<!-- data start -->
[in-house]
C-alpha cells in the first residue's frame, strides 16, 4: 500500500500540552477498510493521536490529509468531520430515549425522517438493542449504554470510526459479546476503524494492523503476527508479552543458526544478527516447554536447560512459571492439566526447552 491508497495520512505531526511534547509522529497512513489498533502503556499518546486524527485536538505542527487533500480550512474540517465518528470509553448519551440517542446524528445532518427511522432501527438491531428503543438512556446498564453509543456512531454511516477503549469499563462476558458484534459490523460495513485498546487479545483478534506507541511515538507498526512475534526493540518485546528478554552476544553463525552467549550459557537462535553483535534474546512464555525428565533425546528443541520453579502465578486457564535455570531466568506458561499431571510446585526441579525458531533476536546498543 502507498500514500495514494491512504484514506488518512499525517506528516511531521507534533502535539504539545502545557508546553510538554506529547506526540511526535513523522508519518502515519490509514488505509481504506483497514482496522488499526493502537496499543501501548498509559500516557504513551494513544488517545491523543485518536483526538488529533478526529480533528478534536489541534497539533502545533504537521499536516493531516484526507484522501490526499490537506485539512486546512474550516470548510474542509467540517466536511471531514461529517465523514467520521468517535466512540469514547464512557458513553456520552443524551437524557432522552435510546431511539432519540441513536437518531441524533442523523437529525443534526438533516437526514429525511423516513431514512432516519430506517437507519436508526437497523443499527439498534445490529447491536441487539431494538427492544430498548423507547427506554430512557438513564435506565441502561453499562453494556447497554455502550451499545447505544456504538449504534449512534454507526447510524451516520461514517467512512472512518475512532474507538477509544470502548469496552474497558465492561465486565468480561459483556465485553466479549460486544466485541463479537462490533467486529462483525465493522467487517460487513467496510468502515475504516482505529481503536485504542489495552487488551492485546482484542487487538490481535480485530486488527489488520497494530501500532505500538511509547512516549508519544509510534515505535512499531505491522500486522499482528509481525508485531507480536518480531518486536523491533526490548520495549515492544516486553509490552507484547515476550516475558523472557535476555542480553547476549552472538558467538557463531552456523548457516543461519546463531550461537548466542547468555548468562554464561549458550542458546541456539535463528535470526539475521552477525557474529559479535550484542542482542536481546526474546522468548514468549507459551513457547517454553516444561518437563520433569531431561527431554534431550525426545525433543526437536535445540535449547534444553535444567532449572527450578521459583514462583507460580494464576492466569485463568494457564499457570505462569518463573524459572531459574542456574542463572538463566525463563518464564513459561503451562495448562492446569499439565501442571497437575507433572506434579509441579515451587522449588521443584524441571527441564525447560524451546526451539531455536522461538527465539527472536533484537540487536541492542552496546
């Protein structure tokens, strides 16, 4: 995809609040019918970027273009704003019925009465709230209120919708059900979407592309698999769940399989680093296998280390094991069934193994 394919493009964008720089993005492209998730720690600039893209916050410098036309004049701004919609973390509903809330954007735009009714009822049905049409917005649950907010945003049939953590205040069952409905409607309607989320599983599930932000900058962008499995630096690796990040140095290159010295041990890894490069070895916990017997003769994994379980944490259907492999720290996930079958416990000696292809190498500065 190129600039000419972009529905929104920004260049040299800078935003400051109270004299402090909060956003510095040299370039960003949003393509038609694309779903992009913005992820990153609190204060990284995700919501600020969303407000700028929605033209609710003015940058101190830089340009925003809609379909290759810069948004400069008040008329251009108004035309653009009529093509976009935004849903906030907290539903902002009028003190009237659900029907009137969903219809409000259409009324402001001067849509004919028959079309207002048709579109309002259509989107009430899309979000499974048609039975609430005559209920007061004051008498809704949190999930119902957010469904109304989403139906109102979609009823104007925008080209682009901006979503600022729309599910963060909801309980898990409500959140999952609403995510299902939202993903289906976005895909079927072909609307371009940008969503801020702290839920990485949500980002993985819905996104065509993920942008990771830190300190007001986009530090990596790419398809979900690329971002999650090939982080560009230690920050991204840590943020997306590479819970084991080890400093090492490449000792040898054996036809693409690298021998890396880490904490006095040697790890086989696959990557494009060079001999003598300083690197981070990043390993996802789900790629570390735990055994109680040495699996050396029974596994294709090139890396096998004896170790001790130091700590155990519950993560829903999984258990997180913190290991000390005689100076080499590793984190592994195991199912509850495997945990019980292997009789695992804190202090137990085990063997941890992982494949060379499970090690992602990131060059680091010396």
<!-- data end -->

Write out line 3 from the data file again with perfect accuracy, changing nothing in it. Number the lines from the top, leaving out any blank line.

């Protein structure tokens, strides 16, 4: 995809609040019918970027273009704003019925009465709230209120919708059900979407592309698999769940399989680093296998280390094991069934193994 394919493009964008720089993005492209998730720690600039893209916050410098036309004049701004919609973390509903809330954007735009009714009822049905049409917005649950907010945003049939953590205040069952409905409607309607989320599983599930932000900058962008499995630096690796990040140095290159010295041990890894490069070895916990017997003769994994379980944490259907492999720290996930079958416990000696292809190498500065 190129600039000419972009529905929104920004260049040299800078935003400051109270004299402090909060956003510095040299370039960003949003393509038609694309779903992009913005992820990153609190204060990284995700919501600020969303407000700028929605033209609710003015940058101190830089340009925003809609379909290759810069948004400069008040008329251009108004035309653009009529093509976009935004849903906030907290539903902002009028003190009237659900029907009137969903219809409000259409009324402001001067849509004919028959079309207002048709579109309002259509989107009430899309979000499974048609039975609430005559209920007061004051008498809704949190999930119902957010469904109304989403139906109102979609009823104007925008080209682009901006979503600022729309599910963060909801309980898990409500959140999952609403995510299902939202993903289906976005895909079927072909609307371009940008969503801020702290839920990485949500980002993985819905996104065509993920942008990771830190300190007001986009530090990596790419398809979900690329971002999650090939982080560009230690920050991204840590943020997306590479819970084991080890400093090492490449000792040898054996036809693409690298021998890396880490904490006095040697790890086989696959990557494009060079001999003598300083690197981070990043390993996802789900790629570390735990055994109680040495699996050396029974596994294709090139890396096998004896170790001790130091700590155990519950993560829903999984258990997180913190290991000390005689100076080499590793984190592994195991199912509850495997945990019980292997009789695992804190202090137990085990063997941890992982494949060379499970090690992602990131060059680091010396």